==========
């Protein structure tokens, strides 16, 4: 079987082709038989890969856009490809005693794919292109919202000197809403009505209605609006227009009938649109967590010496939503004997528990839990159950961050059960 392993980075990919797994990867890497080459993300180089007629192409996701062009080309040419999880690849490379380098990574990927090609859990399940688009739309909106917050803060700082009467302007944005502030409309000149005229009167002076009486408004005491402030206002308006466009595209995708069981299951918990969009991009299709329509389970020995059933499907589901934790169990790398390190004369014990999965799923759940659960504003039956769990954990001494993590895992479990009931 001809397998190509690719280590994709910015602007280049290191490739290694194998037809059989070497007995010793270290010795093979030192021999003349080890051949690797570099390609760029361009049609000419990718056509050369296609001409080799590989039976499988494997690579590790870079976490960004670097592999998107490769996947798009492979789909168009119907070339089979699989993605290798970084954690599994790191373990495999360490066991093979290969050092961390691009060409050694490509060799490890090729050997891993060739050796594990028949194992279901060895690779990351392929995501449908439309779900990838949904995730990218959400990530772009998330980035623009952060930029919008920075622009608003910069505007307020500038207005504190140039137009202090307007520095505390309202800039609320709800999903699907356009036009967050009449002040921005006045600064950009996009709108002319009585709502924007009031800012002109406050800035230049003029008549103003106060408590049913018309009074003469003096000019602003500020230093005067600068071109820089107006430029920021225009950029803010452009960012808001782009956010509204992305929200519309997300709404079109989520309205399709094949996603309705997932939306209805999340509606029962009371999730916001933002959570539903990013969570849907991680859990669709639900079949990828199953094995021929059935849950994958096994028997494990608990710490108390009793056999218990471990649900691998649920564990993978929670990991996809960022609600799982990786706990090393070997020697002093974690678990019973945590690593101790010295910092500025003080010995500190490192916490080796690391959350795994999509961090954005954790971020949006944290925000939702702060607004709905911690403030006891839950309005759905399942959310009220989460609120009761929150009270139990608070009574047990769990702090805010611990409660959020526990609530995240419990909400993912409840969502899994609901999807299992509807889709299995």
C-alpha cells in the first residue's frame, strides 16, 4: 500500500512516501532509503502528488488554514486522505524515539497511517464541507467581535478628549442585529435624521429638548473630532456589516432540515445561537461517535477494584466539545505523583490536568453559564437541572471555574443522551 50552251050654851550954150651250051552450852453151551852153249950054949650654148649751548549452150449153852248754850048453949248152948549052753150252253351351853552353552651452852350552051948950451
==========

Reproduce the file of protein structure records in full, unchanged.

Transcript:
């Protein structure tokens, strides 16, 4: 079987082709038989890969856009490809005693794919292109919202000197809403009505209605609006227009009938649109967590010496939503004997528990839990159950961050059960 392993980075990919797994990867890497080459993300180089007629192409996701062009080309040419999880690849490379380098990574990927090609859990399940688009739309909106917050803060700082009467302007944005502030409309000149005229009167002076009486408004005491402030206002308006466009595209995708069981299951918990969009991009299709329509389970020995059933499907589901934790169990790398390190004369014990999965799923759940659960504003039956769990954990001494993590895992479990009931 001809397998190509690719280590994709910015602007280049290191490739290694194998037809059989070497007995010793270290010795093979030192021999003349080890051949690797570099390609760029361009049609000419990718056509050369296609001409080799590989039976499988494997690579590790870079976490960004670097592999998107490769996947798009492979789909168009119907070339089979699989993605290798970084954690599994790191373990495999360490066991093979290969050092961390691009060409050694490509060799490890090729050997891993060739050796594990028949194992279901060895690779990351392929995501449908439309779900990838949904995730990218959400990530772009998330980035623009952060930029919008920075622009608003910069505007307020500038207005504190140039137009202090307007520095505390309202800039609320709800999903699907356009036009967050009449002040921005006045600064950009996009709108002319009585709502924007009031800012002109406050800035230049003029008549103003106060408590049913018309009074003469003096000019602003500020230093005067600068071109820089107006430029920021225009950029803010452009960012808001782009956010509204992305929200519309997300709404079109989520309205399709094949996603309705997932939306209805999340509606029962009371999730916001933002959570539903990013969570849907991680859990669709639900079949990828199953094995021929059935849950994958096994028997494990608990710490108390009793056999218990471990649900691998649920564990993978929670990991996809960022609600799982990786706990090393070997020697002093974690678990019973945590690593101790010295910092500025003080010995500190490192916490080796690391959350795994999509961090954005954790971020949006944290925000939702702060607004709905911690403030006891839950309005759905399942959310009220989460609120009761929150009270139990608070009574047990769990702090805010611990409660959020526990609530995240419990909400993912409840969502899994609901999807299992509807889709299995």
C-alpha cells in the first residue's frame, strides 16, 4: 500500500512516501532509503502528488488554514486522505524515539497511517464541507467581535478628549442585529435624521429638548473630532456589516432540515445561537461517535477494584466539545505523583490536568453559564437541572471555574443522551 50552251050654851550954150651250051552450852453151551852153249950054949650654148649751548549452150449153852248754850048453949248152948549052753150252253351351853552353552651452852350552051948950451